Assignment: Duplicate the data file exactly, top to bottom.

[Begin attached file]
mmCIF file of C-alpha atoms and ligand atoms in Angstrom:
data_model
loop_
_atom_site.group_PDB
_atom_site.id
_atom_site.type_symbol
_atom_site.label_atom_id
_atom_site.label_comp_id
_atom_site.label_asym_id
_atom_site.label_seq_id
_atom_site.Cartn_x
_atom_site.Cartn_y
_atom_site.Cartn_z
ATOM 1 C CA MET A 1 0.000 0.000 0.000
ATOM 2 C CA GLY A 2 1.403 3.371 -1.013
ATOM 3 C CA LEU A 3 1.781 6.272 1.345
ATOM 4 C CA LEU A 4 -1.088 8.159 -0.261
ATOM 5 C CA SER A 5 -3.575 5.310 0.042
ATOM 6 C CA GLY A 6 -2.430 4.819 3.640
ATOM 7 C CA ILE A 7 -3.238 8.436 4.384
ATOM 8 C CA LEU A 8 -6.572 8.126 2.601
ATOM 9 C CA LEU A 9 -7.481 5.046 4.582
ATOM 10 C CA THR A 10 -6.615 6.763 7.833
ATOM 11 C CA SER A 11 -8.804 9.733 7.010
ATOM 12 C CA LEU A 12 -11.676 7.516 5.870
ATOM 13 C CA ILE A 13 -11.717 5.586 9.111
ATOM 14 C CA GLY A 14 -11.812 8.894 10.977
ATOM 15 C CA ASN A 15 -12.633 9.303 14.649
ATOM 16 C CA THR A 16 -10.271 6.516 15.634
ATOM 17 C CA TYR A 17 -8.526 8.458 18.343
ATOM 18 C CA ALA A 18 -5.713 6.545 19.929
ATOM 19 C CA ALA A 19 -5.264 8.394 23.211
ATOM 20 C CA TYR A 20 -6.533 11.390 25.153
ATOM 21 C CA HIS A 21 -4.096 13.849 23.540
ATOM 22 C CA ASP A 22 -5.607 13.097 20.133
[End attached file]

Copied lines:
mmCIF file of C-alpha atoms and ligand atoms in Angstrom:
data_model
loop_
_atom_site.group_PDB
_atom_site.id
_atom_site.type_symbol
_atom_site.label_atom_id
_atom_site.label_comp_id
_atom_site.label_asym_id
_atom_site.label_seq_id
_atom_site.Cartn_x
_atom_site.Cartn_y
_atom_site.Cartn_z
ATOM 1 C CA MET A 1 0.000 0.000 0.000
ATOM 2 C CA GLY A 2 1.403 3.371 -1.013
ATOM 3 C CA LEU A 3 1.781 6.272 1.345
ATOM 4 C CA LEU A 4 -1.088 8.159 -0.261
ATOM 5 C CA SER A 5 -3.575 5.310 0.042
ATOM 6 C CA GLY A 6 -2.430 4.819 3.640
ATOM 7 C CA ILE A 7 -3.238 8.436 4.384
ATOM 8 C CA LEU A 8 -6.572 8.126 2.601
ATOM 9 C CA LEU A 9 -7.481 5.046 4.582
ATOM 10 C CA THR A 10 -6.615 6.763 7.833
ATOM 11 C CA SER A 11 -8.804 9.733 7.010
ATOM 12 C CA LEU A 12 -11.676 7.516 5.870
ATOM 13 C CA ILE A 13 -11.717 5.586 9.111
ATOM 14 C CA GLY A 14 -11.812 8.894 10.977
ATOM 15 C CA ASN A 15 -12.633 9.303 14.649
ATOM 16 C CA THR A 16 -10.271 6.516 15.634
ATOM 17 C CA TYR A 17 -8.526 8.458 18.343
ATOM 18 C CA ALA A 18 -5.713 6.545 19.929
ATOM 19 C CA ALA A 19 -5.264 8.394 23.211
ATOM 20 C CA TYR A 20 -6.533 11.390 25.153
ATOM 21 C CA HIS A 21 -4.096 13.849 23.540
ATOM 22 C CA ASP A 22 -5.607 13.097 20.133